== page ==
Putrajaya—Talks concerning the water issue between Singapore and Malaysia are expected to arise again shortly as Malaysia has said it will be proposing an amended price for the sale of raw water to Singapore.
Saifuddin Abdullah, Malaysia’s Foreign Minister, told the Nikkei Asian Review in an interview published on September 20, Friday, that the new price for raw water is in its final steps with concerned authorities and a proposal is expected to be submitted to Singapore “soon.”
Mr Saifuddin said “We know it is going to be tough,” as talks between the two nations concerning the options to changing the 1962 Johore River Water Agreement have so far not made any headway.
The issue of the price of water heated up last year, within the first few months after Dr Tun Mahathir Mohamad was elected Prime Minister of Malaysia in a stunning upset in the elections in May 2018.
Singapore and Malaysia are bound by the 1962 Johor River Water Agreement, which is valid until 2061. This agreement allows Singapore to obtain 250 million gallons of water every day from the Johor River at 3 sen per 1,000 gallons. Singapore sells treated water back to Johor at 50 sen per thousand gallons.
Malaysia had an opportunity to review the price of raw and treated water when the pact reached its 25-year mark in 1986 and 1987, but the country’s leaders declined to do so.
Singapore claims that since Malaysia had chosen not to review the water price at the 25-year mark, it had lost its chance to do so. Conversely, Malaysia feels that it still has the legal right to review the price of water at any time after the 25th year.
However, Dr Mahathir and Singapore’s Prime Minister Lee Hsien Loong have agreed that should the discussions between the two nations on the water issue reach a stand-off, the issue would be submitted to arbitration.
After he had been elected, Dr Mahathir said that the price of raw water Malaysia sells to Singapore is “ridiculous,” taking into consideration the leaps and bounds the latter country has taken in terms of economic development and commented several times that the low price of the water was unfair to Malaysia.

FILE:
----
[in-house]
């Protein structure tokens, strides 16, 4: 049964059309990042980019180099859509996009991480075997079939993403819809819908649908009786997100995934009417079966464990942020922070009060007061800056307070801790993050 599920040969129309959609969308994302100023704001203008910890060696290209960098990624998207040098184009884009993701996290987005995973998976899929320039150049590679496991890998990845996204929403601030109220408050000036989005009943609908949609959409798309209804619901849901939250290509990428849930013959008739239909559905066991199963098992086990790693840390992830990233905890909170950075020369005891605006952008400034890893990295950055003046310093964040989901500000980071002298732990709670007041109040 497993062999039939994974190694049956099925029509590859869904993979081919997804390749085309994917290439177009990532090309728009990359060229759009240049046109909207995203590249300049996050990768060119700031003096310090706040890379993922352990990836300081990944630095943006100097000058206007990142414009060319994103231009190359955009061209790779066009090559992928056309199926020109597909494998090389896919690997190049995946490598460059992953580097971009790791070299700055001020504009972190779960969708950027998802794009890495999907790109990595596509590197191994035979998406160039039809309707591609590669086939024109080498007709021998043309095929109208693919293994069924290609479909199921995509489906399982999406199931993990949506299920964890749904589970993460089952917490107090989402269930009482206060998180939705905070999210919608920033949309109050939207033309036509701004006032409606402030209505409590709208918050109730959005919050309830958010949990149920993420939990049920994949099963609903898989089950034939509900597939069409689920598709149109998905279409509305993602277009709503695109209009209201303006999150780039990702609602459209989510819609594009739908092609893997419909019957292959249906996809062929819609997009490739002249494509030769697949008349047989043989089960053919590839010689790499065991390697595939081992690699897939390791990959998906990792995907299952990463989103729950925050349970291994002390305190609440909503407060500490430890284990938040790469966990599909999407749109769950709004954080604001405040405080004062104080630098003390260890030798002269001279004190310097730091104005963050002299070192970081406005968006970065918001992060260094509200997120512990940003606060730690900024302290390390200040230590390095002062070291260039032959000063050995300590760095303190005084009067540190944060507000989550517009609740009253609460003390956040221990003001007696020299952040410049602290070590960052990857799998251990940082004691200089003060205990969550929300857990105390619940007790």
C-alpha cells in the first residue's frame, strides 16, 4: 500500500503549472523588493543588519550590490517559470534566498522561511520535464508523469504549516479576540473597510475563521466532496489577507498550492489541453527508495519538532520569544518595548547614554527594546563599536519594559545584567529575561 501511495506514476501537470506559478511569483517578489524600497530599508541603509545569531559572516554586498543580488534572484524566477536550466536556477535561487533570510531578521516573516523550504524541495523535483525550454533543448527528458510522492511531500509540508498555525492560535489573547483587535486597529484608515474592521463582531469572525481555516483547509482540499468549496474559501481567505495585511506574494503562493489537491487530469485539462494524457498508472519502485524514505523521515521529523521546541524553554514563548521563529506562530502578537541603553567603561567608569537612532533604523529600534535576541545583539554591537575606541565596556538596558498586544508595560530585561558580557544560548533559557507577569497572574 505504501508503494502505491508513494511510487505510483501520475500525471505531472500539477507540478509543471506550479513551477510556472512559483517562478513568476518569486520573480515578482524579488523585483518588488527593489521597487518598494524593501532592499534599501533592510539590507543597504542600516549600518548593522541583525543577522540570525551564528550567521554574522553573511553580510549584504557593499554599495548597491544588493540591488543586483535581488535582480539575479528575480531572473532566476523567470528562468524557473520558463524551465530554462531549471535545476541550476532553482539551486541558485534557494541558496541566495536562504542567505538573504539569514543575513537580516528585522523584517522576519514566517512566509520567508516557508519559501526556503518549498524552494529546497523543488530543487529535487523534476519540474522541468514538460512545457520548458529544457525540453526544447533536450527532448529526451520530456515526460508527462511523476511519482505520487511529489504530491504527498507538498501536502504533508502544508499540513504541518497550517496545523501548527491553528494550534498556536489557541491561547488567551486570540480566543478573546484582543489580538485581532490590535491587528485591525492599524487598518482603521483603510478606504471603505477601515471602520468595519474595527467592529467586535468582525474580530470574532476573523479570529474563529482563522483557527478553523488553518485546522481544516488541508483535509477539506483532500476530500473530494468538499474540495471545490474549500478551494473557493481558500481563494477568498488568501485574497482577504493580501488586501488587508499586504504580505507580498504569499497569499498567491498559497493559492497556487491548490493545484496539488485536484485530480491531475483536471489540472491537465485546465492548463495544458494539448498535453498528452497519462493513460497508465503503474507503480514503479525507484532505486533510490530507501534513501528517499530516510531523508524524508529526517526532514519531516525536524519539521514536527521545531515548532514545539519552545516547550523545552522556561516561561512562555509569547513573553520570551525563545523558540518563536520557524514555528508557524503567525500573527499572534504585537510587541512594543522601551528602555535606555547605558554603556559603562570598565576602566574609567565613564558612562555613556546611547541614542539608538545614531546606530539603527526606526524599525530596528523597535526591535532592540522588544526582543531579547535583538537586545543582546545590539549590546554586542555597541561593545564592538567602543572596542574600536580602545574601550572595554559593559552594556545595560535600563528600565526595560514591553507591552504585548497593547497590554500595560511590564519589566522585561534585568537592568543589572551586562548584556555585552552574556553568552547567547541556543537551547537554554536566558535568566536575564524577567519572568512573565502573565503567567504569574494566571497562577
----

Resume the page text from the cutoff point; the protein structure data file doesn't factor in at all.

However, after the 9th Malaysia-Singapore Leaders’ Retreat held last April, Dr Mahathir announced that the two nations are now actively looking for an amicable resolution for the contentious issue, which could include arbitration from the global community. After the summit between PM Lee and Dr Mahathir, the leaders announced in a statement that the Attorneys-General of both countries would be meeting to discuss the water issue.
Mr Saifuddin also told the Nikkei Asian Review that Malaysia intends to eventually make Johor self-reliant when it comes to treated water, as there are projects in the offing designed for this purpose.
He added, ”We are also developing some projects to ensure Johor will not be dependent on supply from Singapore, when it comes to treated water, in the next few years.”
Earlier this year, the Malaysian Foreign Minister said that the price of water Malaysia sells to Singapore needs to match the market rate. -/TISG
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